Kitchener-Waterloo

70 Waterloo regional police officers will be equipped with cameras for the next 6 months

Dozens of frontline officers with the Waterloo Regional Police Service will now be wearing body cameras as a part of a six month pilot project. The project also includes 40 in-vehicle cameras that will aid the service's traffic unit.

Officers will not be recording 24-hours and will have to disclose to the public when they start recording

For the next six months, 70 frontline officers and 40 cruisers with the Waterloo Regional Police Service's north and traffic divisions will be equipped with cameras as part of a pilot project. This is the body camera already in use in Fredericton, N.B. (CBC)

Starting today, 70 officers and 40 cruisers with the Waterloo Regional Police Service's (WRPS) north and traffic divisions will be equipped with cameras as part of a six month pilot project.

The project aims to foster better transparency and accountability for police interactions, while also assist officers with investigations and enforcement, said WRPS Chief Bryan Larkin during a virtual community engagement session Monday night.

"We're hoping that digital evidence will bring some clarity to our judicial process and see justice through," he said.

"We've also heard over the past 12 months from our community that they are looking to enhance trust and accountability in oversight in the police force and we do believe this project does provide that."

WRPS is among several other police forces in Ontario to pilot body worn cameras.

Some of the objectives of the project will focus on enhancing police accountability, capture accurate records of police interaction with the community and improve evidence for investigative, judicial and oversight purposes — such as provincial and criminal court and the Special Investigations Unit.

Police also hope it will lead to more fair and timely resolution of complaints and will look for community feedback on the effectiveness of the project.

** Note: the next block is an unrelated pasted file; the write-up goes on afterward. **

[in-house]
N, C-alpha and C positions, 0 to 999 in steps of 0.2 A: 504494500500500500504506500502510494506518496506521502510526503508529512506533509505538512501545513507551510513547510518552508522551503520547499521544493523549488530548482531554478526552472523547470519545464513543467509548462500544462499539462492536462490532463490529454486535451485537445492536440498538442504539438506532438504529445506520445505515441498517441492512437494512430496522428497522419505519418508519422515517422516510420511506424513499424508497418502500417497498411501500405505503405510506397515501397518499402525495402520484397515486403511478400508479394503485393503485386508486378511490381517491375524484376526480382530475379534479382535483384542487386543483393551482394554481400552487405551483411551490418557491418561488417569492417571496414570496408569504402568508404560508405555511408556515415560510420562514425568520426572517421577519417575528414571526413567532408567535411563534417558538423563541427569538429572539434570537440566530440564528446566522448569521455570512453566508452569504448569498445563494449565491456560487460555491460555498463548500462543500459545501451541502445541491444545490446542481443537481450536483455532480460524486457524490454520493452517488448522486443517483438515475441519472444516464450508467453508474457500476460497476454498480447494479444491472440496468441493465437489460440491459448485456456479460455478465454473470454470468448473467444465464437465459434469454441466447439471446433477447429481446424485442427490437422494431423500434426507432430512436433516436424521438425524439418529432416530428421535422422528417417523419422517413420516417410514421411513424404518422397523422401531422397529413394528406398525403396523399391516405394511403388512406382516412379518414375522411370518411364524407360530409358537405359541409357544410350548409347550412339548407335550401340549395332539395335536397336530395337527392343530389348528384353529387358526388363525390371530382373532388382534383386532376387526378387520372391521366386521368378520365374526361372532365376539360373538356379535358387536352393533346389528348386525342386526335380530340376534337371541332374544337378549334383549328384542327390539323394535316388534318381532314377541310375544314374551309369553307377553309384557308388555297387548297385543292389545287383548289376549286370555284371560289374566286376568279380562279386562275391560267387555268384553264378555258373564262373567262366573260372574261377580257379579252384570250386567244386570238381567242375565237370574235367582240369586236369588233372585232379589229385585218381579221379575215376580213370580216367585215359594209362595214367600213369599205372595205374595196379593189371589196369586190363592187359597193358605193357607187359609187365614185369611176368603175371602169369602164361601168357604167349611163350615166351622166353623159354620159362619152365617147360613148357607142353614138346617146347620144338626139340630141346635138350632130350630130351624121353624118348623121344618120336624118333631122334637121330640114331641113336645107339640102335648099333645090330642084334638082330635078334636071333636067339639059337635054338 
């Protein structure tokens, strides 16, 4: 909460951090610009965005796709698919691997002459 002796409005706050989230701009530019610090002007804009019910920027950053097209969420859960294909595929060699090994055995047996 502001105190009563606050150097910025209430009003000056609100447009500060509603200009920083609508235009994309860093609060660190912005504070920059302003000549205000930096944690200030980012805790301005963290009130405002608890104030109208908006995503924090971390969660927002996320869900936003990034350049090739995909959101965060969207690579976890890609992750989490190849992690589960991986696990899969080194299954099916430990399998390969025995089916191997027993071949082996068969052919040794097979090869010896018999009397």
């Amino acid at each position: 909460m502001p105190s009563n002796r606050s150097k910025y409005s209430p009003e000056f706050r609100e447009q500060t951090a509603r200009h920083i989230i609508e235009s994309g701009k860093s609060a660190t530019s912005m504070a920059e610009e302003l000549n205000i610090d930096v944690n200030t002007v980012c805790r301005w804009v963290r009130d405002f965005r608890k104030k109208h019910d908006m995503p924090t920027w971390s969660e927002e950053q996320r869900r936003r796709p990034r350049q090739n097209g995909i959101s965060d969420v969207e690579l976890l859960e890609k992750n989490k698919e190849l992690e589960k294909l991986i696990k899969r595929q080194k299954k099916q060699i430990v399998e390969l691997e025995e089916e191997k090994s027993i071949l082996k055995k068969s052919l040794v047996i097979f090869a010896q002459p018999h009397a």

'It's not for general surveillance'

During the virtual engagement, superintendent Shaena Morris shared how officers will use the technology, when officers will be recording, when they won't be, and addressed people's rights and concerns around privacy and consent. 

"It's important that we note that the body worn cameras and in-car video, their intention is only to capture investigative and enforcement activities," she said.

"It's not for general surveillance," she said.

Morris said officers will not be recording 24-hours and will have to disclose to the public when they start recording.

Morris said officers will not be allowed to obstruct the recording or mute the audio except in circumstances to protect the dignity of an individual such as in circumstances of nudity, state of undress or in medical care facilities. Other considerations include cultural or religious ceremonies, unless it is part of an investigation.

If officers do have to obstruct the lens, Morris said officers will have to verbally state in the recording why the video was obstructed and keep a record of it in their notebook.

Morris said supervisors will play an important role in the project. They will ensure officers are using the technology in accordance to the service's procedures and determine if an officer requires additional training by reviewing body cam and in-car video footage at least once a month, she said.

The pilot will run until the end of the year with several evaluations of the project expected to take place during and after the pilot is complete. Findings and evaluations will be presented to the WRPS board this coming fall.

You can watch the full presentation below:

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